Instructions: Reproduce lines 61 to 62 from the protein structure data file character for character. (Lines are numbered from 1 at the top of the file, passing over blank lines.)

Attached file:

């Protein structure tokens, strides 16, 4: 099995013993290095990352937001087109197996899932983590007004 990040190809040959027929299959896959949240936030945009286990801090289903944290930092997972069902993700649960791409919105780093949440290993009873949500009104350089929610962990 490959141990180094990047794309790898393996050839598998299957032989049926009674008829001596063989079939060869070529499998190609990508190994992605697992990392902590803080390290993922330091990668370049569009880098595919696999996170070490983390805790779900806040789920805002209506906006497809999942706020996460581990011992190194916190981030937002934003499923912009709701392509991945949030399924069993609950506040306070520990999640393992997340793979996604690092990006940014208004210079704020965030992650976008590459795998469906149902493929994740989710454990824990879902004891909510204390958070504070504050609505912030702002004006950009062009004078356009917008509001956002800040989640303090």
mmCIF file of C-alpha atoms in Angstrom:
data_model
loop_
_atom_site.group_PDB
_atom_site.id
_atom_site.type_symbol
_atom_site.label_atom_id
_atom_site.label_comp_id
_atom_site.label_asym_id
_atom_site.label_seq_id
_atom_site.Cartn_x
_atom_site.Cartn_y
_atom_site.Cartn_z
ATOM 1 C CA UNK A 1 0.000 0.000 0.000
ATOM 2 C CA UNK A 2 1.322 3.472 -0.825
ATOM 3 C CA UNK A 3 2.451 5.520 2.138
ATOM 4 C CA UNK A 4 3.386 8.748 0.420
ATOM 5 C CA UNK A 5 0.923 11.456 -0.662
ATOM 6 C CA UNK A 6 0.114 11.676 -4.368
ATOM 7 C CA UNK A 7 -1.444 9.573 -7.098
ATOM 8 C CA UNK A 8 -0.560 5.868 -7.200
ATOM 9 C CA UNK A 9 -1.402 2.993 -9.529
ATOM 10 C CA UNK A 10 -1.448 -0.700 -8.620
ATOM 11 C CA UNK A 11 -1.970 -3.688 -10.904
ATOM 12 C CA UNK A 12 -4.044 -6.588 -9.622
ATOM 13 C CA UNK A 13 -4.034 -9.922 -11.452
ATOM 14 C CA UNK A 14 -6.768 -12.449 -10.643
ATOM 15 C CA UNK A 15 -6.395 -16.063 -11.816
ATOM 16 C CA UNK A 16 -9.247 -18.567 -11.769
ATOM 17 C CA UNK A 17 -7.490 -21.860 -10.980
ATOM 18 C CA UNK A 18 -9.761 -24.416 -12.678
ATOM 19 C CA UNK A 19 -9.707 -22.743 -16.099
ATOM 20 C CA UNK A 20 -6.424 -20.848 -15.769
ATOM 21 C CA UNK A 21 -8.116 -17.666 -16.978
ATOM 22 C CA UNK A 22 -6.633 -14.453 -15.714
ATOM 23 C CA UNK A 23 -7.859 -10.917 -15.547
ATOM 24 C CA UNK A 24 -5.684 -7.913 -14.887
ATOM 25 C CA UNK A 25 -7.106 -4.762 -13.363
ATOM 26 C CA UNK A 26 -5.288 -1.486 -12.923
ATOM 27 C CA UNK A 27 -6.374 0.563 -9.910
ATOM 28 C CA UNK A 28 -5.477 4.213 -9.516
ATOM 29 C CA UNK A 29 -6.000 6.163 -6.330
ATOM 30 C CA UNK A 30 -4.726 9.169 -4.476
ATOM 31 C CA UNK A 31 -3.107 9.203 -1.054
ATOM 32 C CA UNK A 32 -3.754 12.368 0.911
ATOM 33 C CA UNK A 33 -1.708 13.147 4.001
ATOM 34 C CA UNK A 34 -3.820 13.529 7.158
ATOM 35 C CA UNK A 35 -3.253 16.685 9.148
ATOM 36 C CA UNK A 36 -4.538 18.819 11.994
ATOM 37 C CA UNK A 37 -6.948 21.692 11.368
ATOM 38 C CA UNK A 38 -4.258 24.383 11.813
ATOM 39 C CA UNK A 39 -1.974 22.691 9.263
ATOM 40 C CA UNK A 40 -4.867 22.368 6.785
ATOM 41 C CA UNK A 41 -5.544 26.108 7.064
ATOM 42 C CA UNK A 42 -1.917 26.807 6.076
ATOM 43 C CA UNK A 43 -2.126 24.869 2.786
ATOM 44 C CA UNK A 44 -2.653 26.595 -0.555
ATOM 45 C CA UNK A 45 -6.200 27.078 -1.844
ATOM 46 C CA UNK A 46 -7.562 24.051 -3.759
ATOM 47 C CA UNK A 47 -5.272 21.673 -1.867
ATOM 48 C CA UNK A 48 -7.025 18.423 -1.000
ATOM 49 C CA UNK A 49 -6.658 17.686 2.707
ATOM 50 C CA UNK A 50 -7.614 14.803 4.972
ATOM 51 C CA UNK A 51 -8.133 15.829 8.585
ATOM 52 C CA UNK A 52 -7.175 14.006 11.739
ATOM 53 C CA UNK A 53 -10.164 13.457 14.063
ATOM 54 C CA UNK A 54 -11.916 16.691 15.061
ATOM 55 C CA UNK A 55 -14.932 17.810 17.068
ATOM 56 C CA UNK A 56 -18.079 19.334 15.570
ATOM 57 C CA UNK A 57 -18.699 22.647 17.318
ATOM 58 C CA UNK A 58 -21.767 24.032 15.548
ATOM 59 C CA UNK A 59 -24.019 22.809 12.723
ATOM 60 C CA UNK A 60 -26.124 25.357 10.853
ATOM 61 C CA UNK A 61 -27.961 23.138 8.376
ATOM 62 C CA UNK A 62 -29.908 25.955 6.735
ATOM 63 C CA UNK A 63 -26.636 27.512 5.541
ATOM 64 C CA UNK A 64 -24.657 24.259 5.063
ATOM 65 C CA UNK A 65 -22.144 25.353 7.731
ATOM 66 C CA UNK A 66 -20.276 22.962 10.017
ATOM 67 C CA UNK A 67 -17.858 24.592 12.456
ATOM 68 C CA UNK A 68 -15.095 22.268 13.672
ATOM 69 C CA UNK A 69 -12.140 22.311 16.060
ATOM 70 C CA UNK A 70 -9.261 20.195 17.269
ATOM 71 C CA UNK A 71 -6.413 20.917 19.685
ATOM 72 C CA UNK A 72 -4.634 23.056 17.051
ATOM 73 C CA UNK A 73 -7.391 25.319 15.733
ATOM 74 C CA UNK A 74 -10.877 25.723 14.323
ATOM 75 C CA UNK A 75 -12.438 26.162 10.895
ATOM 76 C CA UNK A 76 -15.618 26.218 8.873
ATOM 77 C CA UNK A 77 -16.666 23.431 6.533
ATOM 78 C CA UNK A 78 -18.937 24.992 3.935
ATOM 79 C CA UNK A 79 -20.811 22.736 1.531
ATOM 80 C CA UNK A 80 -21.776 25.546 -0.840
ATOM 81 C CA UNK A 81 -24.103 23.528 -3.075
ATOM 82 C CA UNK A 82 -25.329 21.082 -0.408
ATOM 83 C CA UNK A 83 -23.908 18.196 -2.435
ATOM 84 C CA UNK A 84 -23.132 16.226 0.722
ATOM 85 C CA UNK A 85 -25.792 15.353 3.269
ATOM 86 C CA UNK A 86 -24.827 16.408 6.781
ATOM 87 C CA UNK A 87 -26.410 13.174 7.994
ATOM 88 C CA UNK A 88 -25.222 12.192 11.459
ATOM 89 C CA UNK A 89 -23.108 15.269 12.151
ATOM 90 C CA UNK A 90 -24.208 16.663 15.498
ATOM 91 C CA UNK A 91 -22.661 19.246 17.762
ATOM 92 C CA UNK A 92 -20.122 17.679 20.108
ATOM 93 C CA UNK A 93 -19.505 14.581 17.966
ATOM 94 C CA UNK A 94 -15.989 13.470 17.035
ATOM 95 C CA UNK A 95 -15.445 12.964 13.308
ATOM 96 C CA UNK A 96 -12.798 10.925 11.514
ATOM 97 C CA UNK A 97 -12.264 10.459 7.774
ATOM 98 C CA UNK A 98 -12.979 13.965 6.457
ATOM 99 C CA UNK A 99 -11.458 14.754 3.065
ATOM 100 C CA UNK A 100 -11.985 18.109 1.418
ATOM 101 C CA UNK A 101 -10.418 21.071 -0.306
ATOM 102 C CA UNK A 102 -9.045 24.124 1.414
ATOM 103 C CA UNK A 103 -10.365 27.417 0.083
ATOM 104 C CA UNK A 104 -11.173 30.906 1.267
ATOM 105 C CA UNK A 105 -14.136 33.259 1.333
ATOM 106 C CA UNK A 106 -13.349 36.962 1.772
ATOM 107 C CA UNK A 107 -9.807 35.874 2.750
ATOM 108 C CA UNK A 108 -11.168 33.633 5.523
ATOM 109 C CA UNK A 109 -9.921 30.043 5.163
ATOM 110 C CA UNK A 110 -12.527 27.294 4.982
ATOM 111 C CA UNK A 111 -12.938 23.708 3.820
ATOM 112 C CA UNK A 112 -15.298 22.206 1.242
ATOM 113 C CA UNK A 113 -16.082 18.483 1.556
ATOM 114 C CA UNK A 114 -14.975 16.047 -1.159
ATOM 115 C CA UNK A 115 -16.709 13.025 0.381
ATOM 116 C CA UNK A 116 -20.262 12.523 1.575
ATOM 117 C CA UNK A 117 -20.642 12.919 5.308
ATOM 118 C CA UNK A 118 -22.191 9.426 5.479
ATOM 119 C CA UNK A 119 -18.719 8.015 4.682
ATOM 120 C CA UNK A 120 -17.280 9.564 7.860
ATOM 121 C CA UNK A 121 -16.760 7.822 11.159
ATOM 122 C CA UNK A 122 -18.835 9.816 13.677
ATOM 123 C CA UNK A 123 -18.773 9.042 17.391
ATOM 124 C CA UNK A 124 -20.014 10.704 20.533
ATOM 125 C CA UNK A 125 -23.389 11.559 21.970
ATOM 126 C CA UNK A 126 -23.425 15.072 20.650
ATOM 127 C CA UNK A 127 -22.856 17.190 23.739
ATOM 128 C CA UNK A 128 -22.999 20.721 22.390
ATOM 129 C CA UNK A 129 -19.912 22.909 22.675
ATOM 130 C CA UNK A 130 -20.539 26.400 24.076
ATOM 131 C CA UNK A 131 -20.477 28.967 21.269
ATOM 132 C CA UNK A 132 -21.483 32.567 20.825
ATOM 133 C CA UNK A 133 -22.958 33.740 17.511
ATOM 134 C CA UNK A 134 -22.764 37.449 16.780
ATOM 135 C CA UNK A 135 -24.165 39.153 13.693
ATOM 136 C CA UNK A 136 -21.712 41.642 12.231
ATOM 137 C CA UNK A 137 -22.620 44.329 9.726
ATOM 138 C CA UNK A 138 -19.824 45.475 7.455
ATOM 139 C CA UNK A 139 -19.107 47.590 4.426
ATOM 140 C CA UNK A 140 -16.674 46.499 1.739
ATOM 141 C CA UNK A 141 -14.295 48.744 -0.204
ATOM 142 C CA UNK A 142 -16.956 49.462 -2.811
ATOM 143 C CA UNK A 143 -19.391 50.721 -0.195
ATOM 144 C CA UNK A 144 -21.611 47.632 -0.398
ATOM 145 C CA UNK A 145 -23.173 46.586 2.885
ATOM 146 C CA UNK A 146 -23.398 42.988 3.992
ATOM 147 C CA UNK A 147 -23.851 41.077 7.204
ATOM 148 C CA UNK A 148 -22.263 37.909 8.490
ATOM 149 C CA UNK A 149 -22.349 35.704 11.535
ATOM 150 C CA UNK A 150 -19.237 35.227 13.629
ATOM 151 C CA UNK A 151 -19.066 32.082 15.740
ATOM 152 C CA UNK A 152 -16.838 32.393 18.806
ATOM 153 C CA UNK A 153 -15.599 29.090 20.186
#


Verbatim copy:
ATOM 47 C CA UNK A 47 -5.272 21.673 -1.867
ATOM 48 C CA UNK A 48 -7.025 18.423 -1.000